Mechanism for the Autophosphorylation of CheA Histidine Kinase: QM/MM Calculations
journal contributionposted on 20.10.2011, 00:00 by Ting Shi, Yunxiang Lu, Xinyi Liu, Yingyi Chen, Hualiang Jiang, Jian Zhang
The CheA histidine kinase, a model of TCS (the two-component system), mediates the signal transduction pathway of bacterial chemotaxis via autophosphorylation. Since the TCSs are rarely found in mammalians, they have become attractive targets for the development of new antibiotics. To characterize the autophosphoryl-transfer mechanism of CheA histidine kinase, molecular dynamics simulations combined with quantum mechanics/molecular mechanics calculations were employed on the constructed 3D model of P1–P4–ATP complex. A two-step reaction mechanism was proposed and confirmed by our computations: the autophosphoryl-transfer reaction takes place followed by a rapid and reversible conformational change from ground state to prechemistry state. In addition, a two-dimensional potential energy surface was calculated for autophosphorylation, and the transition state displays an associative character. Moreover, we found Lys48 serves as the catalytic acid to stabilize transition state through a water-mediated proton-transfer pathway, and Glu67 acts as not only a hydrogen bond acceptor but also a structure anchor to modulate the imidazole ring of His45 in the active site. Our findings clearly provide a detailed autophosphoryl-transfer mechanism of CheA histidine kinase and thus are important for discovering new antibiotics.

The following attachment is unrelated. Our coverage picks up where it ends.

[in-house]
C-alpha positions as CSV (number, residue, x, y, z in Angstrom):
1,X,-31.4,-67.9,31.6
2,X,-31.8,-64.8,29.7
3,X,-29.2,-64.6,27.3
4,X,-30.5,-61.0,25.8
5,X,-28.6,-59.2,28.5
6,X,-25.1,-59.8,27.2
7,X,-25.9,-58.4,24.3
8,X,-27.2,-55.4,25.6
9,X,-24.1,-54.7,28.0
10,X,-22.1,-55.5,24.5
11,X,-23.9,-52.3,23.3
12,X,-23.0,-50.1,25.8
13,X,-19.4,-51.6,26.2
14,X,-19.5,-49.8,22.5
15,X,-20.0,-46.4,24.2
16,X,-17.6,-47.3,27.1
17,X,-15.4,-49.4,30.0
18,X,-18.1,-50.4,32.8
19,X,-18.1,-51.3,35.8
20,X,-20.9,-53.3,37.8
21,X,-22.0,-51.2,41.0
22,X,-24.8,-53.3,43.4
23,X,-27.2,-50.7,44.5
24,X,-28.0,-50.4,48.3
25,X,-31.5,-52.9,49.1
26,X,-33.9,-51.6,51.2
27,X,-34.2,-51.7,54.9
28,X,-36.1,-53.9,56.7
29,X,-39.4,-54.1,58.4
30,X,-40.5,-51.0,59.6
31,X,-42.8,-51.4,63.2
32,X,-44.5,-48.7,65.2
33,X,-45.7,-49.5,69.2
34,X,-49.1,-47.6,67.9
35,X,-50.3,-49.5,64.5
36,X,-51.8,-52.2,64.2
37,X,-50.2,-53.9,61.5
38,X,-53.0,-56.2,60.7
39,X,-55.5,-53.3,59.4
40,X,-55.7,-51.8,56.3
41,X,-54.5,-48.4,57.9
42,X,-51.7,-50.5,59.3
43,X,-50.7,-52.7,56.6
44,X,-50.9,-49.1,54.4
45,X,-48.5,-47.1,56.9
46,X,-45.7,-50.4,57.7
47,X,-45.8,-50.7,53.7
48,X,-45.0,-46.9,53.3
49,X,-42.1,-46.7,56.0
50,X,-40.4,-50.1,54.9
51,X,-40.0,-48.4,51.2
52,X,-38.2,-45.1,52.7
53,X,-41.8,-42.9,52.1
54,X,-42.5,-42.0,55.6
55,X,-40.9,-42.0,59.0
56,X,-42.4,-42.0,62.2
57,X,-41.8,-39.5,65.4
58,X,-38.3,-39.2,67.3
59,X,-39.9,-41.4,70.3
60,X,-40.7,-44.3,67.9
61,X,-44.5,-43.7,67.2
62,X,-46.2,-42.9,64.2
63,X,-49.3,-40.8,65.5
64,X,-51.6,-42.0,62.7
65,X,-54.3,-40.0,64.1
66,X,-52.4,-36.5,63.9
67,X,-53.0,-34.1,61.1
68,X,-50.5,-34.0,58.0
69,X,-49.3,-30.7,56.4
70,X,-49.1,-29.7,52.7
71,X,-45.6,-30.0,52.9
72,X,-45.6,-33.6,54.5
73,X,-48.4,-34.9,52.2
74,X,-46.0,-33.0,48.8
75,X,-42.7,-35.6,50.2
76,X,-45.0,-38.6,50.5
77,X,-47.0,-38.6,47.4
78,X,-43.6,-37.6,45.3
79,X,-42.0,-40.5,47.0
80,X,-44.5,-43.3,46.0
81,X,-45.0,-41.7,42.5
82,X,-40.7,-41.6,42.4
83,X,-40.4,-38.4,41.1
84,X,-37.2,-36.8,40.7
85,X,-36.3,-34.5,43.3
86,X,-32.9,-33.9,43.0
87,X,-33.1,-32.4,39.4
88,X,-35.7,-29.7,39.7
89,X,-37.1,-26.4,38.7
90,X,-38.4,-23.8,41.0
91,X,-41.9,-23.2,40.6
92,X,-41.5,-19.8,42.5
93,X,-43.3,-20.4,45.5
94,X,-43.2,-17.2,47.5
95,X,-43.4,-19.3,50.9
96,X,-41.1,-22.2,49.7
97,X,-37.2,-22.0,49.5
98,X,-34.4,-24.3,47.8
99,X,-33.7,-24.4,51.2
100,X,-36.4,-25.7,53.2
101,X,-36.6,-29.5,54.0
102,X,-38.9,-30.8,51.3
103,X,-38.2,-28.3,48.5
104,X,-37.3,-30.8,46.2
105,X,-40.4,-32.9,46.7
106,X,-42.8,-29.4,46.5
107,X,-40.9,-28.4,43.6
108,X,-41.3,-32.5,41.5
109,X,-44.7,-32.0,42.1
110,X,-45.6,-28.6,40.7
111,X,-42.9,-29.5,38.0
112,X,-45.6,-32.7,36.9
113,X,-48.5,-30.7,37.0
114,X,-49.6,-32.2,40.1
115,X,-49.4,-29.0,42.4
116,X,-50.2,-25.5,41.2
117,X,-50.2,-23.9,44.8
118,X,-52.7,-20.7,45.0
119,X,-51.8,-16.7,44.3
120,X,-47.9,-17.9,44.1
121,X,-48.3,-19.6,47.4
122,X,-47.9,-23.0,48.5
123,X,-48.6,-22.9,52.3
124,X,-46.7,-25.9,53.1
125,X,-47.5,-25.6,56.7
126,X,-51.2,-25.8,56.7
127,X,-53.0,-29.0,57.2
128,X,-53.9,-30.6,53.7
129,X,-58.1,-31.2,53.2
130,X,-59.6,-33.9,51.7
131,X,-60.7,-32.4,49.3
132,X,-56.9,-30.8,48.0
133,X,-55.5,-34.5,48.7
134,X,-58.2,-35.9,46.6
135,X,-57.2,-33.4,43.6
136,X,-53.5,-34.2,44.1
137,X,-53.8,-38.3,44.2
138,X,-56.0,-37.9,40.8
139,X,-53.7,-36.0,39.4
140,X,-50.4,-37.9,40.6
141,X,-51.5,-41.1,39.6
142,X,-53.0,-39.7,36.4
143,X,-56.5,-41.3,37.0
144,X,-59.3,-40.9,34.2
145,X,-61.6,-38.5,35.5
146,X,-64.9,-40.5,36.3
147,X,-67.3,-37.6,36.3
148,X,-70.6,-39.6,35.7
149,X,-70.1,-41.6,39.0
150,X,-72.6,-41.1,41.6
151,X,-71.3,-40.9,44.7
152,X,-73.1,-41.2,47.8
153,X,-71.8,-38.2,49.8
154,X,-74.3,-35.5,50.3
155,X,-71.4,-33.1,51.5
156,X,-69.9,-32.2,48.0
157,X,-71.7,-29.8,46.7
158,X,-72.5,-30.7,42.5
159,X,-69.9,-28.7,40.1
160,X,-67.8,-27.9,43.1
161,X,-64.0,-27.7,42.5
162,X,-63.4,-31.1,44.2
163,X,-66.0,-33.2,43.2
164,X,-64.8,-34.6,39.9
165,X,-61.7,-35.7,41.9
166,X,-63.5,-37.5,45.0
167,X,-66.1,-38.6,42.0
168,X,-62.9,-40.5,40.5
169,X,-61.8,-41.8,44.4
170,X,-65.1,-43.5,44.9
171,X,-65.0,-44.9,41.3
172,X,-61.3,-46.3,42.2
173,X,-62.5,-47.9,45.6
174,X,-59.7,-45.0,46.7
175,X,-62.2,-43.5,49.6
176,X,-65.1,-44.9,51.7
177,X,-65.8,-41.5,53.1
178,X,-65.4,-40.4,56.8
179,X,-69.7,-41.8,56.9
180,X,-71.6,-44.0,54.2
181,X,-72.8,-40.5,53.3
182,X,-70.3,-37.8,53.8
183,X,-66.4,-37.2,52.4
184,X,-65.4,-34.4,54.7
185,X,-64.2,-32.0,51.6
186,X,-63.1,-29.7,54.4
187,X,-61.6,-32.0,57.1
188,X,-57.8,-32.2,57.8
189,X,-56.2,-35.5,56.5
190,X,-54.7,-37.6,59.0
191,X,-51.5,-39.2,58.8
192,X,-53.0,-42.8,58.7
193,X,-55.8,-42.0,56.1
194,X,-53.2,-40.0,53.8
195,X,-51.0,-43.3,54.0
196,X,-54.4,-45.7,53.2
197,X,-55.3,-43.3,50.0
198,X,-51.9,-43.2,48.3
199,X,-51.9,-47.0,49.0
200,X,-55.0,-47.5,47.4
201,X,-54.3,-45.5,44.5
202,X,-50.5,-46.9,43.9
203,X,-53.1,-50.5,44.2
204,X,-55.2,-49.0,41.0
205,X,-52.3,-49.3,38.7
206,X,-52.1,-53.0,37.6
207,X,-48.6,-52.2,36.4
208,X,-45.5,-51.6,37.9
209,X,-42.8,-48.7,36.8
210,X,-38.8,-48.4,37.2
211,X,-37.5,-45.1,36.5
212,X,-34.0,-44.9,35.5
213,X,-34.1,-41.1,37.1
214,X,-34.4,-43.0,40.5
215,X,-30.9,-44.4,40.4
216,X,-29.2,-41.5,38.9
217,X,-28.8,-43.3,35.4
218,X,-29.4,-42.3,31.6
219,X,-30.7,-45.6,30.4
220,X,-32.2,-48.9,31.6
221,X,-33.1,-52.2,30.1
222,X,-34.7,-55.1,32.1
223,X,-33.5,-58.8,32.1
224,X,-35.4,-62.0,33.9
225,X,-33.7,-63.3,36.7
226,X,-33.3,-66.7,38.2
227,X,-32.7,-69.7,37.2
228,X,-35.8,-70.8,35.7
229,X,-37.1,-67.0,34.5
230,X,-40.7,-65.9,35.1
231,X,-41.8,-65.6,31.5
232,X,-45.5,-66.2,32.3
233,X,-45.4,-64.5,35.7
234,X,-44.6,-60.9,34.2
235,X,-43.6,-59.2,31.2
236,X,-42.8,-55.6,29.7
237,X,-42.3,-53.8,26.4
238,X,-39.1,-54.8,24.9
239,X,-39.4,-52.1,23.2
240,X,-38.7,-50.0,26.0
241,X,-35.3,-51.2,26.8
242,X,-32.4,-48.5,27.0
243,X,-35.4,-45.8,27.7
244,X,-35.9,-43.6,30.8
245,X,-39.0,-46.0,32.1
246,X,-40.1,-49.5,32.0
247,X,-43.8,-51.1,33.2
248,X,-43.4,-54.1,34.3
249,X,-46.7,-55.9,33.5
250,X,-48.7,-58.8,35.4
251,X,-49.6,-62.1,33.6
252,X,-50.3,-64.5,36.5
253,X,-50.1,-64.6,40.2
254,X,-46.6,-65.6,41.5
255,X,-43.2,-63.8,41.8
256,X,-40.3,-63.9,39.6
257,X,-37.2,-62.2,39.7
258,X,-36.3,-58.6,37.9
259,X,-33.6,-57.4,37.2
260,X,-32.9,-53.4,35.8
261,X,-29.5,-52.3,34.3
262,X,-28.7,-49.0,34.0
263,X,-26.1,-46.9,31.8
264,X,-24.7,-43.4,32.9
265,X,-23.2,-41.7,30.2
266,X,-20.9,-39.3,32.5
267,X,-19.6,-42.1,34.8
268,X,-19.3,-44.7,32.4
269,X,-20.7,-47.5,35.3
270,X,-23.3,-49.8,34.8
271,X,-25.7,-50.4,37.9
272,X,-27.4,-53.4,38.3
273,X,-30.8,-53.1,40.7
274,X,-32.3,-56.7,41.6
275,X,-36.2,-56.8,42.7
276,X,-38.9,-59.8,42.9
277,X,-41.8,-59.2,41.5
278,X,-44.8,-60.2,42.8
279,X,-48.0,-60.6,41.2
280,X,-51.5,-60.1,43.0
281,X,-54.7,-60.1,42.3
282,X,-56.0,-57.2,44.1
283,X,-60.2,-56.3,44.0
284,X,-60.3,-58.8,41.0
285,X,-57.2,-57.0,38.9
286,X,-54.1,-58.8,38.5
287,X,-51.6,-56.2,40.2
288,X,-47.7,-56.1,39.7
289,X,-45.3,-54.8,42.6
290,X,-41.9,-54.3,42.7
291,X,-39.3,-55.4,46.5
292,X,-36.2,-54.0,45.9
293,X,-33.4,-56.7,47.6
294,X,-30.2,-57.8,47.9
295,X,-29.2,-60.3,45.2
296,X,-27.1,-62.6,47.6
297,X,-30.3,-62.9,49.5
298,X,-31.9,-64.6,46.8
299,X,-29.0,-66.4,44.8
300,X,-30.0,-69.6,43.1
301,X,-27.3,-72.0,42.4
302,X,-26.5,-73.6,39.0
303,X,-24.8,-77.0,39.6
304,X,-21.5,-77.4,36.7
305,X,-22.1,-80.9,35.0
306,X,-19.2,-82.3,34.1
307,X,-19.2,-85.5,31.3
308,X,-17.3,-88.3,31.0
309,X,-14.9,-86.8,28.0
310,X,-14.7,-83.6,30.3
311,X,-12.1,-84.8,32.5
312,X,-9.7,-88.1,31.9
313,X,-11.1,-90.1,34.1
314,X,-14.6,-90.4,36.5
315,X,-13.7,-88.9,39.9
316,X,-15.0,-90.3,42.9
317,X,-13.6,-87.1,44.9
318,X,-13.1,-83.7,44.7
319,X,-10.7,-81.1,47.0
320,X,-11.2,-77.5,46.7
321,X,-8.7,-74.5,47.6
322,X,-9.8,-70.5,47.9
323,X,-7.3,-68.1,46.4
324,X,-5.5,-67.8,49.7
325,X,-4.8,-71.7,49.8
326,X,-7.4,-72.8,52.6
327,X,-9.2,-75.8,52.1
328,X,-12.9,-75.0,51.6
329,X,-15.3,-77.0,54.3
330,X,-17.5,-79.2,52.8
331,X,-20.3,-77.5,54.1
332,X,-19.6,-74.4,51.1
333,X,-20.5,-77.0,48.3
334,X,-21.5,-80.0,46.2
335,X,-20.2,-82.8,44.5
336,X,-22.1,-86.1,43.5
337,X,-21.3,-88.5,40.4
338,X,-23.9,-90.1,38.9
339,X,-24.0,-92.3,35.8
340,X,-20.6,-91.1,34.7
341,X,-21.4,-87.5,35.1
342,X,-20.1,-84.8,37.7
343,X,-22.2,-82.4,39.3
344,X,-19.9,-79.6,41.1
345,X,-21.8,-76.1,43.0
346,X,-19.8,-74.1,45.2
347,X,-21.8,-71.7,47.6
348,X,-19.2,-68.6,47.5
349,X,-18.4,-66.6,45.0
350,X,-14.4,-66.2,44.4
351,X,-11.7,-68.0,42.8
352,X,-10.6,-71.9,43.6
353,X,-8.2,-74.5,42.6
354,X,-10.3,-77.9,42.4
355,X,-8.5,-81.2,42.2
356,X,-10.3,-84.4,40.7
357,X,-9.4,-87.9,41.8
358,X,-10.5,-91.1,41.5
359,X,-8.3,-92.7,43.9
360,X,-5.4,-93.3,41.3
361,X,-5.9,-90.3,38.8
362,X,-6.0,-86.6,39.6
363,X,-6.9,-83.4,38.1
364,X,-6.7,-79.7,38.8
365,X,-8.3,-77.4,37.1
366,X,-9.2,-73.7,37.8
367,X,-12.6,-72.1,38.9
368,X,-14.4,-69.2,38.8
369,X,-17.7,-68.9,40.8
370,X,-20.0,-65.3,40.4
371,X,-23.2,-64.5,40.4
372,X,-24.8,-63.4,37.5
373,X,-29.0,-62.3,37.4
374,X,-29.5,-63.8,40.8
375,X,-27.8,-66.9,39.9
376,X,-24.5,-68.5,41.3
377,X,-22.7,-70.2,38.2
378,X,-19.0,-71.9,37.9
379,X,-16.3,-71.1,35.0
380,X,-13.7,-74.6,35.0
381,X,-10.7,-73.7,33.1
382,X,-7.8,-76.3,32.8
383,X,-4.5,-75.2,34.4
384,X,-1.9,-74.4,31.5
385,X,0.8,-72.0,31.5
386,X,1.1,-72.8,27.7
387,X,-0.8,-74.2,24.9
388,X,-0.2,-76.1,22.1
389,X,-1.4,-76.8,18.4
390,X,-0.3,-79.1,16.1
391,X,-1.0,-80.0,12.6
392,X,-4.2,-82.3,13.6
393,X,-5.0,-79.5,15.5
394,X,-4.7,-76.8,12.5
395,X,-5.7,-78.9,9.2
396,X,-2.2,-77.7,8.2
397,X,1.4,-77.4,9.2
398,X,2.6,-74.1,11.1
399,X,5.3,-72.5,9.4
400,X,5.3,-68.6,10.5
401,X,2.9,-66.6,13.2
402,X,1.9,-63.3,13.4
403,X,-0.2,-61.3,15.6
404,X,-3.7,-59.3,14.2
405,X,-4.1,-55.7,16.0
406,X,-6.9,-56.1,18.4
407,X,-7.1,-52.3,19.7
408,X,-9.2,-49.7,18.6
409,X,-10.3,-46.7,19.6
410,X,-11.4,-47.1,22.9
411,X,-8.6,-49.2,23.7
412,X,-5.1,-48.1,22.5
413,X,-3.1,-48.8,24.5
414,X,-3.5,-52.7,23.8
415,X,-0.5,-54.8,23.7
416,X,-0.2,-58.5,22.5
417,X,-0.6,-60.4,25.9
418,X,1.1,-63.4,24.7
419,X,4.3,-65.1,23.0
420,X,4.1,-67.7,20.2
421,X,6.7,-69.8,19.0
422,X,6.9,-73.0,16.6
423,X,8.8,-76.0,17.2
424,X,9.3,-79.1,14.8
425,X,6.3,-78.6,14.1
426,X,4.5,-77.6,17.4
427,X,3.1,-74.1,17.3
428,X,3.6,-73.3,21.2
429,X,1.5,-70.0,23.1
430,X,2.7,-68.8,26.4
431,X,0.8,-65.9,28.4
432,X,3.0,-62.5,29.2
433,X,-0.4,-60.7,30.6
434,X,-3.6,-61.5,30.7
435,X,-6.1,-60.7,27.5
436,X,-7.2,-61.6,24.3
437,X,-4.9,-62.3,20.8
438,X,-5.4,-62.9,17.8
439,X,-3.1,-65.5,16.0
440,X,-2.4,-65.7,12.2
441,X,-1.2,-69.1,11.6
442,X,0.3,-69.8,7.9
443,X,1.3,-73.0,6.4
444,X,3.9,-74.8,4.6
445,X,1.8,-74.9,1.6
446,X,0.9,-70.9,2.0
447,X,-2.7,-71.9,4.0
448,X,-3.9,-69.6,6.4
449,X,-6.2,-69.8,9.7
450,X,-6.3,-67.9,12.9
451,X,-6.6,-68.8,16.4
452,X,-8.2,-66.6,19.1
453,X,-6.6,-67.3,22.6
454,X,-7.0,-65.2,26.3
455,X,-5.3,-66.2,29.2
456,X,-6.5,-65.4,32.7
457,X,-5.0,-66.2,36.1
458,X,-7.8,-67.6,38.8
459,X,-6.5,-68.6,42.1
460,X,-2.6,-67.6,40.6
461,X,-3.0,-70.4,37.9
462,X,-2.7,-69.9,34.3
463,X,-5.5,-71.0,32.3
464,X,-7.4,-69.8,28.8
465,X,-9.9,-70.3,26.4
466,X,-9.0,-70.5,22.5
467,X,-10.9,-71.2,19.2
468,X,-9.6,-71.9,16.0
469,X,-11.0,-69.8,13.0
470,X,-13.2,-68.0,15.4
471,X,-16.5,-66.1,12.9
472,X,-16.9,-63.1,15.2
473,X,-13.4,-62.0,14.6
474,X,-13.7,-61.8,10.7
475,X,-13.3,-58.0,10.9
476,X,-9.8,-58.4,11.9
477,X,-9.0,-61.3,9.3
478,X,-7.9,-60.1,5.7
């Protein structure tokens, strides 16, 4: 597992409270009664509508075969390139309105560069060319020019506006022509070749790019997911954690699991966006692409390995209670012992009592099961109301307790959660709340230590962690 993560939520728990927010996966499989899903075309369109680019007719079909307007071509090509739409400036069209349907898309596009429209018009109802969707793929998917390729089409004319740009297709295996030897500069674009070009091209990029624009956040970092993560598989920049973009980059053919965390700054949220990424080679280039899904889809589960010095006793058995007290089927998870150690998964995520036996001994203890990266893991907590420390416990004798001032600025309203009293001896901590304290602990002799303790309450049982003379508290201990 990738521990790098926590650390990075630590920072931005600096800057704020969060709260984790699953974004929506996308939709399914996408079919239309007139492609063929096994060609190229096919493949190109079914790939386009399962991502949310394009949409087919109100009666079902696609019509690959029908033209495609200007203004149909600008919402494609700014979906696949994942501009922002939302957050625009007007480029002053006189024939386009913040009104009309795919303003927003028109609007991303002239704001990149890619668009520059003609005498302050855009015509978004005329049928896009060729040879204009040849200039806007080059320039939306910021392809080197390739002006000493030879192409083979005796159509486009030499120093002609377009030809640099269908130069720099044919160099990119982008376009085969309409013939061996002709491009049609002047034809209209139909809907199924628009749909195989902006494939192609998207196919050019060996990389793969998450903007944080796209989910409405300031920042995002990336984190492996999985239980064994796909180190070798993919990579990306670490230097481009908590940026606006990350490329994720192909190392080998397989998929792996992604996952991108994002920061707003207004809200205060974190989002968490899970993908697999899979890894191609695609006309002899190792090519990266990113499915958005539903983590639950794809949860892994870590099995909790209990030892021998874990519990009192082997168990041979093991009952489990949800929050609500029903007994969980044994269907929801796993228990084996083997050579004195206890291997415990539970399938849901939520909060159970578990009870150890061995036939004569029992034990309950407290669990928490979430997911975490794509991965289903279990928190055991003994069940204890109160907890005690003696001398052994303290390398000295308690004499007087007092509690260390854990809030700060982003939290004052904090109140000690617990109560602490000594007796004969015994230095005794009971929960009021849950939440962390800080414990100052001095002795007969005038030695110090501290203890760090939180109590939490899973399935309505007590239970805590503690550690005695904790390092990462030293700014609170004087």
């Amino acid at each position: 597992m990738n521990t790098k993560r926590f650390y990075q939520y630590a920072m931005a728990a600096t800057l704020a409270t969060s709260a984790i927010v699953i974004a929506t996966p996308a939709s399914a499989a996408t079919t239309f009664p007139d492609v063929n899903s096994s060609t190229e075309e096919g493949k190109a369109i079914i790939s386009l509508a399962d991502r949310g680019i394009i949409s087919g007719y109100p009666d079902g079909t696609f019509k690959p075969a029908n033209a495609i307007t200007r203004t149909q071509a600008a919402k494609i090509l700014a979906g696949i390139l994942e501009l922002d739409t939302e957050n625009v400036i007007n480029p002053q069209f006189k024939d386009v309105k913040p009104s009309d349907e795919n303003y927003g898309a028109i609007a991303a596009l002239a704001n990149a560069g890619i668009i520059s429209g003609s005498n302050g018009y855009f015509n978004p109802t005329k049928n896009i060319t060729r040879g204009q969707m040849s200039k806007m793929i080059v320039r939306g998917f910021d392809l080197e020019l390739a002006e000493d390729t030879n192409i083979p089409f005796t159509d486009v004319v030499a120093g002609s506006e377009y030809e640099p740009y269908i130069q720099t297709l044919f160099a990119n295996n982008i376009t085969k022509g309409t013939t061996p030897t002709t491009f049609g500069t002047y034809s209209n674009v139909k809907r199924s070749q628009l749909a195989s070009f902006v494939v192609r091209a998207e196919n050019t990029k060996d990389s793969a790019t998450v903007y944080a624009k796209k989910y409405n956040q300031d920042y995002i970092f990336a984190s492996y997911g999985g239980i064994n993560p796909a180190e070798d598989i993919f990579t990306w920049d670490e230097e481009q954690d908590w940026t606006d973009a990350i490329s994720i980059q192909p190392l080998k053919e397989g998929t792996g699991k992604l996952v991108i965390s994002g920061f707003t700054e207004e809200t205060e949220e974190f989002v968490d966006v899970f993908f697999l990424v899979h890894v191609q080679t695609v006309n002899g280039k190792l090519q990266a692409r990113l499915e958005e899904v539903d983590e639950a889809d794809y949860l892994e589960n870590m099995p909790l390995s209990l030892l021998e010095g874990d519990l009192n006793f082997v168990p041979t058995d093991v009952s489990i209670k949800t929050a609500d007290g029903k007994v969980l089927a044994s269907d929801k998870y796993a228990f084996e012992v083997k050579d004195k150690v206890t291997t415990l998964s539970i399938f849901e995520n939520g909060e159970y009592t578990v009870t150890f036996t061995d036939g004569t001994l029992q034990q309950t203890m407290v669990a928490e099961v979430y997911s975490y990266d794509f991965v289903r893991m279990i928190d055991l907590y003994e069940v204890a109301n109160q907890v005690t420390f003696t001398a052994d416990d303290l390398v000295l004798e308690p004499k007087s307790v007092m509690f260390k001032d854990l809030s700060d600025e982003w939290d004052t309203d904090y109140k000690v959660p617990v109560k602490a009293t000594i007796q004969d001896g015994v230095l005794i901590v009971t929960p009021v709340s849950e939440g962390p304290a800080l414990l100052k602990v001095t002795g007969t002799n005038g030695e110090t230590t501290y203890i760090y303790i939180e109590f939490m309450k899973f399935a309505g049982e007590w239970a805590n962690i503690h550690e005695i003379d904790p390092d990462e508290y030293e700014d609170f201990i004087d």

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Glu 67 actsstructure anchorCheA Histidine Kinaseimidazole ringenergy surfaceantibiotictransition stateTCSCheA histidine kinasereaction mechanismsignal transduction pathwayLys 48associative characterhydrogen bond acceptortransition state displaysground state3 D modelautophosphorylationprechemistry statedynamics simulationsQM